The most Pollyannaish school of China ostrichism predicted that China would soon democratize, and this author should admit his own weakness for this line of thinking. In 1998, Chinese dissident Juntao Wang argued in the Journal of Democracy that “most Western observers believe that China will democratize, although they do not expect this to happen anytime soon.”3 In 2011, a Tsinghua University Professor published an article with a colleague from Macau entitled “Why China Will Democratize.” There were good reasons to believe this might be true. Most countries democratize as they grown rich. China’s neighbor South Korea democratized at a per capita income of around $5,000 (in current U.S. dollars) and Taiwan at a bit more than twice that level. A decade ago, when China was just approaching Korea’s level of development and a new generation of leadership was taking over it seemed reasonable to think that medium term democratization was likely. Just a few years later, however, it became evident that Xi was consolidating power and democracy was not the direction that China was headed.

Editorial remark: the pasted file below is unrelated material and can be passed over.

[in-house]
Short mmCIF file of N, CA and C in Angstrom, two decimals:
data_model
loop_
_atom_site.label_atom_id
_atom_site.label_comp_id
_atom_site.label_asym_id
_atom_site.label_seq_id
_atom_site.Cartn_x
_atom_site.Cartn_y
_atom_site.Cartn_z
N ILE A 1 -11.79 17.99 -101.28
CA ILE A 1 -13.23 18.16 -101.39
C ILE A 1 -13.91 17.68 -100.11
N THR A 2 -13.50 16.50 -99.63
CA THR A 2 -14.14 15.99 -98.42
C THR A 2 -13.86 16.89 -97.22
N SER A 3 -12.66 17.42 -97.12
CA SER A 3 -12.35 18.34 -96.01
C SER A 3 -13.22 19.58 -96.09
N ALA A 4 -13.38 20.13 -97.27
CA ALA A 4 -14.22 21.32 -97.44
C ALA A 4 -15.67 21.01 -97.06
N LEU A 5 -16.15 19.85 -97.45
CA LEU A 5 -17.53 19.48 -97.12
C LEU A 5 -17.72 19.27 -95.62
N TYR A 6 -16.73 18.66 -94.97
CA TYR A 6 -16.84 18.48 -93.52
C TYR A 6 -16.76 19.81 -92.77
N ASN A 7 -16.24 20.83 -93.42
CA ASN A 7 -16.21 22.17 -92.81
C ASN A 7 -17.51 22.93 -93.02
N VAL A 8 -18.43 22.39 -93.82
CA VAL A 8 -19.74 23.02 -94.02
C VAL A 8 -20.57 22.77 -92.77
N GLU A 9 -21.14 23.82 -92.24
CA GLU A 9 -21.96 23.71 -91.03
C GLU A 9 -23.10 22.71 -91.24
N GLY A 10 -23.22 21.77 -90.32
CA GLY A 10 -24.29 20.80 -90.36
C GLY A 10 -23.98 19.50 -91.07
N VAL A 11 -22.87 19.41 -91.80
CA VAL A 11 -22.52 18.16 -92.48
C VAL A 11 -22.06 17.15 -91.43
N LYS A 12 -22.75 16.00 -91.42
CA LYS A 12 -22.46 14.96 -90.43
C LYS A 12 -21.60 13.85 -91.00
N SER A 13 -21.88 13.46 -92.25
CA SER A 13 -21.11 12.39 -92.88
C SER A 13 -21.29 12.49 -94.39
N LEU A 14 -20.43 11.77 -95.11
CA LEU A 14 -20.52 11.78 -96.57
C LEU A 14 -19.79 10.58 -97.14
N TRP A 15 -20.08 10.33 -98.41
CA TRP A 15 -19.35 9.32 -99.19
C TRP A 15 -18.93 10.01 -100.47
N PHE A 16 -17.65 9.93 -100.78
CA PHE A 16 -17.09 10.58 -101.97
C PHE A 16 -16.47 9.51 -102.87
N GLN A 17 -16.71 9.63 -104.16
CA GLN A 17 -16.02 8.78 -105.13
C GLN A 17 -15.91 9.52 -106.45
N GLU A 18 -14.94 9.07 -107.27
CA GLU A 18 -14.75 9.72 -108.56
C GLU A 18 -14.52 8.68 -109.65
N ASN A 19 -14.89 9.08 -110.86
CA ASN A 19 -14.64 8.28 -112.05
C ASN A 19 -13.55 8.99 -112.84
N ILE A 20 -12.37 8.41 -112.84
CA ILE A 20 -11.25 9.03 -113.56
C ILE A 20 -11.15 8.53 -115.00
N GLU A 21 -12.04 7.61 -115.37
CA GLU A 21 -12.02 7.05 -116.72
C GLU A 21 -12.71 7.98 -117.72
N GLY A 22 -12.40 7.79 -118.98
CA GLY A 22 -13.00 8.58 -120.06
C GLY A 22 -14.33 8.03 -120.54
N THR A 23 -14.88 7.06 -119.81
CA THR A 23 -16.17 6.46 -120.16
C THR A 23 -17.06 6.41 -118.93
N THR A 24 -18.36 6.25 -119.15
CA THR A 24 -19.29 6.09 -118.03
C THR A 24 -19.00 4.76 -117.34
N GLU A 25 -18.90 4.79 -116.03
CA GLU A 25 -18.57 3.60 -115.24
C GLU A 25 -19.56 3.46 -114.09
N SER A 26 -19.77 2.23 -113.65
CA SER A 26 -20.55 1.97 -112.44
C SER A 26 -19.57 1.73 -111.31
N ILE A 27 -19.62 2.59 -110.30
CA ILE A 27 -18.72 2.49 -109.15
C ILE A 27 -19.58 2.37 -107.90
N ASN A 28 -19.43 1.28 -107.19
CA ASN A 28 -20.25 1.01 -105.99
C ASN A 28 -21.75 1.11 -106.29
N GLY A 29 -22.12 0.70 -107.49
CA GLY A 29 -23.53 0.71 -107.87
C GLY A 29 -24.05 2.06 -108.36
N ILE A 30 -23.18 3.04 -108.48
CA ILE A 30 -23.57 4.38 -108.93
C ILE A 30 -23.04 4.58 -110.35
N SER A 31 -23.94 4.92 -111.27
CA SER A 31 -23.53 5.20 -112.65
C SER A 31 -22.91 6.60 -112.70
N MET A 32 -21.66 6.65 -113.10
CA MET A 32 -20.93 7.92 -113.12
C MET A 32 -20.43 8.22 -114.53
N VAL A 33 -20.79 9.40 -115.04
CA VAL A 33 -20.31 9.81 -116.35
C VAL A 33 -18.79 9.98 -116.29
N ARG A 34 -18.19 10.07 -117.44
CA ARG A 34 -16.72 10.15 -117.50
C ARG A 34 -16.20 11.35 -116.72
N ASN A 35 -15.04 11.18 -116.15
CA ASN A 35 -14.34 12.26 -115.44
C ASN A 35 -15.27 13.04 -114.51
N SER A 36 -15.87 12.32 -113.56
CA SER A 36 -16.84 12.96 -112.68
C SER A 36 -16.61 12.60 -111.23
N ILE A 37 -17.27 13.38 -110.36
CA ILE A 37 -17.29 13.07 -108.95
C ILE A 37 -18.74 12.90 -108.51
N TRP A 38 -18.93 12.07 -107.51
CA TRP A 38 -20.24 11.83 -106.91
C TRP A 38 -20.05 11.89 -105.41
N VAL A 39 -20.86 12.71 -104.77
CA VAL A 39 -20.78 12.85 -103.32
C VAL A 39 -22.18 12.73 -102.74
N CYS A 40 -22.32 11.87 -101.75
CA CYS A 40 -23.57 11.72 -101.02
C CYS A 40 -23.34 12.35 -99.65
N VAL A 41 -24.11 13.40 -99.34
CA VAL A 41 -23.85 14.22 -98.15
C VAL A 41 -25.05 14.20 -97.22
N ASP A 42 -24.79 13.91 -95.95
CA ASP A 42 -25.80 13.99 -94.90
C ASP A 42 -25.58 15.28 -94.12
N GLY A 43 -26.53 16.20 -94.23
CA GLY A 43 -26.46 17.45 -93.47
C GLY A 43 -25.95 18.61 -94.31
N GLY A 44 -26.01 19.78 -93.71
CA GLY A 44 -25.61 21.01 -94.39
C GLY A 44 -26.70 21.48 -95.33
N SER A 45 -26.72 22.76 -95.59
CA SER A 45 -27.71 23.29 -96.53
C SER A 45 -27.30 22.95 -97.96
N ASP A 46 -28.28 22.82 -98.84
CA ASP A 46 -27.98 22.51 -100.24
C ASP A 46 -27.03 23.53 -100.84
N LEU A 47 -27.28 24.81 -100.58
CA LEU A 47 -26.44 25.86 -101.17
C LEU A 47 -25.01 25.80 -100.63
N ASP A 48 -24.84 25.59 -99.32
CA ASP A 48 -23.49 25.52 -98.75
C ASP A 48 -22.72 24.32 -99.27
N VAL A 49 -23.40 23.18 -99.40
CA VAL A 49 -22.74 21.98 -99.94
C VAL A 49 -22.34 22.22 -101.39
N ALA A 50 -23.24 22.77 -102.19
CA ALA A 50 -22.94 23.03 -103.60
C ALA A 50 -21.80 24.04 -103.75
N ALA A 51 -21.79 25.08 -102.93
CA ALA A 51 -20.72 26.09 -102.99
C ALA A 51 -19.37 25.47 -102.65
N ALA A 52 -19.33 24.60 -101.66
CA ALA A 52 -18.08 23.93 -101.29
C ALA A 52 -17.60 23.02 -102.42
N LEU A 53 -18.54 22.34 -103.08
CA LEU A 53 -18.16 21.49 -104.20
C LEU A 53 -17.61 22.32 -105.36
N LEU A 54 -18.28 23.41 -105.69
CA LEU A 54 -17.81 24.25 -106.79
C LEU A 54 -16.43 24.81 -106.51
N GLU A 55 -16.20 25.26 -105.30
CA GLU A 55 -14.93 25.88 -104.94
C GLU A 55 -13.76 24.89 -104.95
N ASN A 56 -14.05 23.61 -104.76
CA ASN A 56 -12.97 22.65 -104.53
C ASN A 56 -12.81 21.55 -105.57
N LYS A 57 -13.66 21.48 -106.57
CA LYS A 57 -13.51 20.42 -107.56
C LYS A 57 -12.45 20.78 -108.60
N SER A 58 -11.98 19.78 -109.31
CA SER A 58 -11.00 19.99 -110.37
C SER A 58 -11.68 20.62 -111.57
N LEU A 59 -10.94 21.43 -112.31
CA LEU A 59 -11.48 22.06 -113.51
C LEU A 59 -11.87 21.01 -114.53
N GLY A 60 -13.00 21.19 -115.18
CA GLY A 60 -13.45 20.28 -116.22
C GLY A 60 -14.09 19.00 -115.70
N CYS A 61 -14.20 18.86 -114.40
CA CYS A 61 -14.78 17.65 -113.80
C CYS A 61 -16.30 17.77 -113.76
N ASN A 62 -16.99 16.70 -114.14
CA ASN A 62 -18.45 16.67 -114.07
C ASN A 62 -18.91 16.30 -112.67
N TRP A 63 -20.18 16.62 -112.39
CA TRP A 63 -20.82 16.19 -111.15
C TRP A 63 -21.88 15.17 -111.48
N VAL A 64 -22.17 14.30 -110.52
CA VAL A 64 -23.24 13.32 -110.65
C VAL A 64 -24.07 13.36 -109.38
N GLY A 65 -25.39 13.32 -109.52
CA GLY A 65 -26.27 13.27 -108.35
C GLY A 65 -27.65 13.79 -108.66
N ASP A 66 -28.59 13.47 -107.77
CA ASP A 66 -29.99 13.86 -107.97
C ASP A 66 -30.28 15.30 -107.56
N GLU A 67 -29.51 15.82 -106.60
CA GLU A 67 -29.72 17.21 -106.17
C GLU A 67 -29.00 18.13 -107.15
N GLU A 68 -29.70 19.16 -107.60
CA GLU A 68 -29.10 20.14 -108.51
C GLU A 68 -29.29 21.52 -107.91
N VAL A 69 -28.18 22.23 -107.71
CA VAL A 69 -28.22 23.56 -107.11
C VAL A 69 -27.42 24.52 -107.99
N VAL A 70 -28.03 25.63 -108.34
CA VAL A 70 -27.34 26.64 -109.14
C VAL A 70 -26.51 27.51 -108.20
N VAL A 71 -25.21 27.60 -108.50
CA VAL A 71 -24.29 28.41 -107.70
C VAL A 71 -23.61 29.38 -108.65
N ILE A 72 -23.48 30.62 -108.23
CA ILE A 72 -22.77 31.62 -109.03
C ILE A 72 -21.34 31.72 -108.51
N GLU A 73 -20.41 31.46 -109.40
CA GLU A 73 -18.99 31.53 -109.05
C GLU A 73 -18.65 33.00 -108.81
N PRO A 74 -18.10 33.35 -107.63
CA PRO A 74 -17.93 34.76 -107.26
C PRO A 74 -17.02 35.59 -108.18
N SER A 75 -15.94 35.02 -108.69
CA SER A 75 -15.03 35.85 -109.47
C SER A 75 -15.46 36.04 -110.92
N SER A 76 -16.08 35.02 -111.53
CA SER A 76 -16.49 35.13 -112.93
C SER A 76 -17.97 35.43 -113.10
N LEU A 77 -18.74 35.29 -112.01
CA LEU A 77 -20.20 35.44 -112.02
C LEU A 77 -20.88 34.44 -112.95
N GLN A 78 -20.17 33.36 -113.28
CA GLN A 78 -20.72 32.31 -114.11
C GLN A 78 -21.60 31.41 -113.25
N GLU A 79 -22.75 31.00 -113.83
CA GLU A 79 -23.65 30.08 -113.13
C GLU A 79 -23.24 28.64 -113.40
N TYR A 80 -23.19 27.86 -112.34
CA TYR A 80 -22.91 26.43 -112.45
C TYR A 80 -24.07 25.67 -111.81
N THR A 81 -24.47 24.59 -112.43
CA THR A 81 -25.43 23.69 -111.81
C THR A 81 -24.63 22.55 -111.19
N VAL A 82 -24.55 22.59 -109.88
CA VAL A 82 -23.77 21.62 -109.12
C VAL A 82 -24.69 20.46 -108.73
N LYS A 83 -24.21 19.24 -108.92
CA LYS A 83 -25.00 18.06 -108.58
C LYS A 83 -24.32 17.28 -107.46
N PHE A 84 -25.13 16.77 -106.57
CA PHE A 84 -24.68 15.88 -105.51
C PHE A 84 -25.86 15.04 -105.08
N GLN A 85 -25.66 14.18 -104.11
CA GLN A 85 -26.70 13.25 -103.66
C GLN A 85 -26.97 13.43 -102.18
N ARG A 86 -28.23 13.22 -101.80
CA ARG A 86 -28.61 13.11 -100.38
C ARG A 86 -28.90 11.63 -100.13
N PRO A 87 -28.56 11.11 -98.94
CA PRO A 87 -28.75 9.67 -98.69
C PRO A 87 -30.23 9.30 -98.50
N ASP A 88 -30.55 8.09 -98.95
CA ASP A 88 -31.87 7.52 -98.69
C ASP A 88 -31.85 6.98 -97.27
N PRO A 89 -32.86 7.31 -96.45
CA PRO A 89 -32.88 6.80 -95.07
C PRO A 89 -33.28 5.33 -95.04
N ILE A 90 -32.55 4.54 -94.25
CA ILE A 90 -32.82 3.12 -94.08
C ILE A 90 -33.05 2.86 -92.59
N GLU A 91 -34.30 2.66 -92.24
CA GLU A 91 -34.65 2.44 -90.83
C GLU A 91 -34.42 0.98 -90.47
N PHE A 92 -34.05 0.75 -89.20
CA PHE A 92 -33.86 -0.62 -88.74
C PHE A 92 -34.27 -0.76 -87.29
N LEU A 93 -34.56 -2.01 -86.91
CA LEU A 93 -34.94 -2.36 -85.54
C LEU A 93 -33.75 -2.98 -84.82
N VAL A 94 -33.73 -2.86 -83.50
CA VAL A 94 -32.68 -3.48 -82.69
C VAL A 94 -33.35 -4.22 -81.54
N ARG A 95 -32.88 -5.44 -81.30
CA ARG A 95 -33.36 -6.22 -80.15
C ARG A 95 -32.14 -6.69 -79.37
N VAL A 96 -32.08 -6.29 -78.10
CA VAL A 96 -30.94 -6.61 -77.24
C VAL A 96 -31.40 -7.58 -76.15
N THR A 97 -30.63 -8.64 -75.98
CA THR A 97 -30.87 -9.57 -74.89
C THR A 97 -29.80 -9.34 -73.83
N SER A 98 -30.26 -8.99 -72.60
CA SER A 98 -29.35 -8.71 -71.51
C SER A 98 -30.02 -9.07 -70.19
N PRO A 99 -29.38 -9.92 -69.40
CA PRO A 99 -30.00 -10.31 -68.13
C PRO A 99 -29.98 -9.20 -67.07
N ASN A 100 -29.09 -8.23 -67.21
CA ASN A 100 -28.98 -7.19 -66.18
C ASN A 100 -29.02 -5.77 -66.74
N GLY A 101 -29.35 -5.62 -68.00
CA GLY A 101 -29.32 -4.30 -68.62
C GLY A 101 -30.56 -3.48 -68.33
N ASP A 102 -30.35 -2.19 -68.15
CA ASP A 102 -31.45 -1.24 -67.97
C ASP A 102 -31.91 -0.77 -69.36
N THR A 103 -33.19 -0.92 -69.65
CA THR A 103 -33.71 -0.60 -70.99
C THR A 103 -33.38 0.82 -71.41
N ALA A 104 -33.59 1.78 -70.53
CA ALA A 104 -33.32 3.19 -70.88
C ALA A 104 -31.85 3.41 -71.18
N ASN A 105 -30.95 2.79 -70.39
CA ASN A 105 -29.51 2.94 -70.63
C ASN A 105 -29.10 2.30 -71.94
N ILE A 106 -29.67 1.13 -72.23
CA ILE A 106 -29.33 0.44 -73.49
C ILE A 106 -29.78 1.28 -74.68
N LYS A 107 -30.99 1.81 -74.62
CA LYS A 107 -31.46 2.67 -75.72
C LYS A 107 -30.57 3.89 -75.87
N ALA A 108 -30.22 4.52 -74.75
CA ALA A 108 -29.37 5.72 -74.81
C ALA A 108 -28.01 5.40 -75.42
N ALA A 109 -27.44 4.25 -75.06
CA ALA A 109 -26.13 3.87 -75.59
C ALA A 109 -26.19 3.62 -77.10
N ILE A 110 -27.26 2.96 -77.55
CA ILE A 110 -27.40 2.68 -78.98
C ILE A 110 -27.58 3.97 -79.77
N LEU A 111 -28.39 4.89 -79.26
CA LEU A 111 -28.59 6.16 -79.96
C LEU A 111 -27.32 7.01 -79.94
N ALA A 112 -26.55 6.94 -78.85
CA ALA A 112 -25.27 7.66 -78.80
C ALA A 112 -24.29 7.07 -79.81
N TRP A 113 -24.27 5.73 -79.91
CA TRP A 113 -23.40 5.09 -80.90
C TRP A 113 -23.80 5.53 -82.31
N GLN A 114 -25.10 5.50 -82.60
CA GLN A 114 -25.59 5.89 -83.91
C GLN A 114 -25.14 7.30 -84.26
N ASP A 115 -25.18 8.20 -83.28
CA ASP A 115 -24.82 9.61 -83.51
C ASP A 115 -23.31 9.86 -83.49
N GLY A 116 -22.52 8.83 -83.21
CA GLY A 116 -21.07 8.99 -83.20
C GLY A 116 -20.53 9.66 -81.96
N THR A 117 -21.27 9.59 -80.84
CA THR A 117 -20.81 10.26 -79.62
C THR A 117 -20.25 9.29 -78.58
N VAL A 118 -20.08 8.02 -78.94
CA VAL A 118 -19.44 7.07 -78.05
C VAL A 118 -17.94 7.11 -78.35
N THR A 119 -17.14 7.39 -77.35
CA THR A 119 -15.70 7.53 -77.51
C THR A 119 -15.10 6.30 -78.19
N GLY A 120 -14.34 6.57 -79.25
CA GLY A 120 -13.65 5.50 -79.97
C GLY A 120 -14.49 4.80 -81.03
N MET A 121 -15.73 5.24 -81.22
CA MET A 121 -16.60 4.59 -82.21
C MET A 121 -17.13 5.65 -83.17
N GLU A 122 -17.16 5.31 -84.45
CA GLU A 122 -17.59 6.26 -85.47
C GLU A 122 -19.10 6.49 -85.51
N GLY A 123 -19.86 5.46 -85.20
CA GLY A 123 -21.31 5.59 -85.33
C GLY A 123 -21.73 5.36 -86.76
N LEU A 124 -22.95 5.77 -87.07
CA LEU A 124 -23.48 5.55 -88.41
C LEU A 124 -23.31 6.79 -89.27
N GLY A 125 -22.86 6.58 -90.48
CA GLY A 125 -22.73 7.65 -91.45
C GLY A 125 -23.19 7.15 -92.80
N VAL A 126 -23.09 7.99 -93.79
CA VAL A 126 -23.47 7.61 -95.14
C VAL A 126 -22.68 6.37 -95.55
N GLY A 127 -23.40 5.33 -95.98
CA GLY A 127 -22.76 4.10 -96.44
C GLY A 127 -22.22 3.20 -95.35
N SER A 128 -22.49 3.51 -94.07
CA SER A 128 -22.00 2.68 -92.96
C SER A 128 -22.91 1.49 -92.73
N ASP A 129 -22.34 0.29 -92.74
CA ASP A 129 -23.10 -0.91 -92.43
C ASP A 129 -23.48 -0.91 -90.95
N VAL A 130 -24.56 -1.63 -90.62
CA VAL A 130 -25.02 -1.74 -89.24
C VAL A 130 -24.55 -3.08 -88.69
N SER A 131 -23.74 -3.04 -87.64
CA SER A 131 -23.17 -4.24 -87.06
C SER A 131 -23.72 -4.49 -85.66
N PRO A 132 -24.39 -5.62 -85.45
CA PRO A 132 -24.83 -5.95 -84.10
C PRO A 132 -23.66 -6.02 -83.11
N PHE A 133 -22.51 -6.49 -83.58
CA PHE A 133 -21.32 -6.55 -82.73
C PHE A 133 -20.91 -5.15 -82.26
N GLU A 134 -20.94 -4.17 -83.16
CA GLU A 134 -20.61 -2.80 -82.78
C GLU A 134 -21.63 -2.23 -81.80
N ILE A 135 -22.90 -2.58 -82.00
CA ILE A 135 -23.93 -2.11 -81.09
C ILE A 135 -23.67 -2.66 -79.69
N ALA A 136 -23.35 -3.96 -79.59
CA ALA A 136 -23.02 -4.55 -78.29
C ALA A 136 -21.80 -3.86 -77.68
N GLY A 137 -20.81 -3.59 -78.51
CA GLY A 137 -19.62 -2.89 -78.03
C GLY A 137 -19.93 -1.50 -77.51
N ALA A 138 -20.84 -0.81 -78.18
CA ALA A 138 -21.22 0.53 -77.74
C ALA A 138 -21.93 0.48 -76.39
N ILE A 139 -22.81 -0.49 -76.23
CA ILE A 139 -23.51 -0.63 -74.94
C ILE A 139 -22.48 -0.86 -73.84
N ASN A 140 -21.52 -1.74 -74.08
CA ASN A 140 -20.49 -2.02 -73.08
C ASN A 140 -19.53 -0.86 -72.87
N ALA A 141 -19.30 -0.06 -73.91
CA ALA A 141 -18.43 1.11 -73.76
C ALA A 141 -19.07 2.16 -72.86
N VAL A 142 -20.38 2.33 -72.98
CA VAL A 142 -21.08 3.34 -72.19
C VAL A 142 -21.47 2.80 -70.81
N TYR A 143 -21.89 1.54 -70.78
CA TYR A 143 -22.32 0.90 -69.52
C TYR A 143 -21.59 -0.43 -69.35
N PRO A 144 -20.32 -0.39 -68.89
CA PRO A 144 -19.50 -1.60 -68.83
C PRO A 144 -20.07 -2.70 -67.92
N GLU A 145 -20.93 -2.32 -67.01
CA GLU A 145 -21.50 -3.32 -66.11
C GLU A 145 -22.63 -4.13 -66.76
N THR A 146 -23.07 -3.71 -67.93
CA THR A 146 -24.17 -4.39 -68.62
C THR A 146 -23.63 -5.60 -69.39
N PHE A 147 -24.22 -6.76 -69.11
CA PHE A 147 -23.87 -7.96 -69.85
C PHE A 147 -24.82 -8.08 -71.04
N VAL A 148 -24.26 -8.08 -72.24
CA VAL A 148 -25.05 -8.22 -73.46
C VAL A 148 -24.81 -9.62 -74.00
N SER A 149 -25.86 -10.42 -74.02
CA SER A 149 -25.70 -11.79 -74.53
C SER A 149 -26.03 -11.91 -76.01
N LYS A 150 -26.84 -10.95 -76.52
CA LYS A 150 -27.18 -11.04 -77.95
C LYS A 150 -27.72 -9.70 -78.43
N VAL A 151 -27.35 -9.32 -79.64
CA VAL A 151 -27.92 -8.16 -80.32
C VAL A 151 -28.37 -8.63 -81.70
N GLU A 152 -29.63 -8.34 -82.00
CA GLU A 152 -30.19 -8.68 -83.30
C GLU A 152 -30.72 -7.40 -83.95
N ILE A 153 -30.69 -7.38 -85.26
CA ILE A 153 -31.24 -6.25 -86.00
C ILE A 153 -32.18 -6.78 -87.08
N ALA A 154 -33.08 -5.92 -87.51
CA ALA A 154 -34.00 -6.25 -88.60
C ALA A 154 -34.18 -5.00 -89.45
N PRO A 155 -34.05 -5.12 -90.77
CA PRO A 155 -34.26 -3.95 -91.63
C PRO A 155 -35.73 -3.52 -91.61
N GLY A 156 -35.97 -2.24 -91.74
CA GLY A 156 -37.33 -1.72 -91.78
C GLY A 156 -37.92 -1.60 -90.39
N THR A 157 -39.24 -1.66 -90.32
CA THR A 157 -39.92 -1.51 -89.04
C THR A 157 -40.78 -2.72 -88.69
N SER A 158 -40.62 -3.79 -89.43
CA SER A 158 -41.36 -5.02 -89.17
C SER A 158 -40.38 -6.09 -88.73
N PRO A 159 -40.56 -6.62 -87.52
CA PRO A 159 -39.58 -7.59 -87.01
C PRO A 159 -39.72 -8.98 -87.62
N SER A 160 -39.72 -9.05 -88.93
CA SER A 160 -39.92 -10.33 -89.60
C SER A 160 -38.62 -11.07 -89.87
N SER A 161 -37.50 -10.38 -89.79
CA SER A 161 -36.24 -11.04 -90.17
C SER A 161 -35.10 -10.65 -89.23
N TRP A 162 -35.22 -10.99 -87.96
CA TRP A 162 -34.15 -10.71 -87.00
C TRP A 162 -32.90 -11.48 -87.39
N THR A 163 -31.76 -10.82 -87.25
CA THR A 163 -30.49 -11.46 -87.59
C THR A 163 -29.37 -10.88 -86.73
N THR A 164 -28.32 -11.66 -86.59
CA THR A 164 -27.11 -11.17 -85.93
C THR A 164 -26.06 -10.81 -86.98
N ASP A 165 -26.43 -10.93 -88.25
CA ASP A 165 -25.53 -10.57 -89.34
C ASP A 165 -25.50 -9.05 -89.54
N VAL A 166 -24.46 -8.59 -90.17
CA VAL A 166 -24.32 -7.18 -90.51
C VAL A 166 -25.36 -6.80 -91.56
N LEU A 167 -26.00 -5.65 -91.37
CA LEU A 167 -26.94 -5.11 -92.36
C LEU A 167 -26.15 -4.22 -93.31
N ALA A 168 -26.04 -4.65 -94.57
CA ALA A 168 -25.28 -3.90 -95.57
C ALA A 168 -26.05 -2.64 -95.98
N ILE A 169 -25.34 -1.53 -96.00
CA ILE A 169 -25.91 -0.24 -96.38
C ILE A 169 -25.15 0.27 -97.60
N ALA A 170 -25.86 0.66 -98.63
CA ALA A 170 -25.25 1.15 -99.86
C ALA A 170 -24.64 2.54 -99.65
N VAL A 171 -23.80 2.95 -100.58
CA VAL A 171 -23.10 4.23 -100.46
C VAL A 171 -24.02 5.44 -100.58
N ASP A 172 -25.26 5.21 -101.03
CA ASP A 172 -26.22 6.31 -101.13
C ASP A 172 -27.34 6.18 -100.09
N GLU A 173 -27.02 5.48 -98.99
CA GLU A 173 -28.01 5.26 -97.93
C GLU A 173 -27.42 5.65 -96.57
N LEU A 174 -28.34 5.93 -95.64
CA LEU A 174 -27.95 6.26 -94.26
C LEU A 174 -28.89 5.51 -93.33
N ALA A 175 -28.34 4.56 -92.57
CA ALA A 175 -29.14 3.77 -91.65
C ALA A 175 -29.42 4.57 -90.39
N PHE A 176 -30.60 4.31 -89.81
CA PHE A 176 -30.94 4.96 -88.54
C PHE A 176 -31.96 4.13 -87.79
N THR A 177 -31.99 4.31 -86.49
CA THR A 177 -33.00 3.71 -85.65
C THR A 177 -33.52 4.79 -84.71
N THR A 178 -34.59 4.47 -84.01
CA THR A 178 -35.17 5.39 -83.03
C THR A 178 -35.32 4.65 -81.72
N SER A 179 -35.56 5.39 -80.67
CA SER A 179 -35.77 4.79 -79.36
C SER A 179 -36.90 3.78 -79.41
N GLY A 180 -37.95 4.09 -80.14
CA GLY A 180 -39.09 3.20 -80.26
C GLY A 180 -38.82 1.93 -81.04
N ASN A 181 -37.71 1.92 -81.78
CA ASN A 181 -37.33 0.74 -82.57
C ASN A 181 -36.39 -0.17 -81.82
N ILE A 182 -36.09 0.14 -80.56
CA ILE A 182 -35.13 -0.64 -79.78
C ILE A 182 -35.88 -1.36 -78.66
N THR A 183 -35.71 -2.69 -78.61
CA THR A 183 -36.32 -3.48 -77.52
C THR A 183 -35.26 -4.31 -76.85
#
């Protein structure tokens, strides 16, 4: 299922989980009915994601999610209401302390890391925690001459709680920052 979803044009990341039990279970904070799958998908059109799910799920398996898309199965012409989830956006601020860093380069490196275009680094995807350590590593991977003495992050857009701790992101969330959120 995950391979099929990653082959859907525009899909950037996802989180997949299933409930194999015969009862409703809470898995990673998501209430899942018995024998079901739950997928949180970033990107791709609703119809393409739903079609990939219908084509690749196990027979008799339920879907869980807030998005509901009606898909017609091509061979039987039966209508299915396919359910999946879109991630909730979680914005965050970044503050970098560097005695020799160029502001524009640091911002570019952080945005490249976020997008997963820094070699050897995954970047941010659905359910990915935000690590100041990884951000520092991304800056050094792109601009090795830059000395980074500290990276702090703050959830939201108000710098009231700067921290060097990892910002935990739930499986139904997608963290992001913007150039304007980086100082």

China will stagnate might appear the most reasonable camp of China ostrichism. “If the development model doesn’t change, China will stagnate,” wrote Derek Scissors in 2015 while discussing China’s very real environmental problems.4 Yet, this school also seemed prone to be victim of motivated reasoning and debatably even a type of Orientalism that views China as static, undeveloped, and unchanging. Following the financial crash of 2008, pundits and businesspeople increasingly sought to explain why China’s economic model would not allow it to overtake rich democracies. Many settled on the idea that China could not innovate. In 2014, the Harvard Business Review published an article entitled: “Why China Can’t Innovate” and Kerry Brown of King’s College London argued that “The Chinese government under Xi can pour all the money they want into vast research and development parks, churning out any number of world-class engineers and computer programmers. Even with all of this effort, however, China is likely to produce few world-class innovative companies.”5 The logical conclusion of this was supposed to be that China would not be able to compete with developed democracies and that its economy would stall at a middle-income level. Yet, in some ways this thinking seems even more wishful than the argument that China will democratize, because the reality was that China had been innovating economically in meaningful ways for two decades. By the time this argument was being made, fairly similar East Asian economies, thousands of small manufacturers, Tencent, Didi, and Alibaba had already proved it incorrect.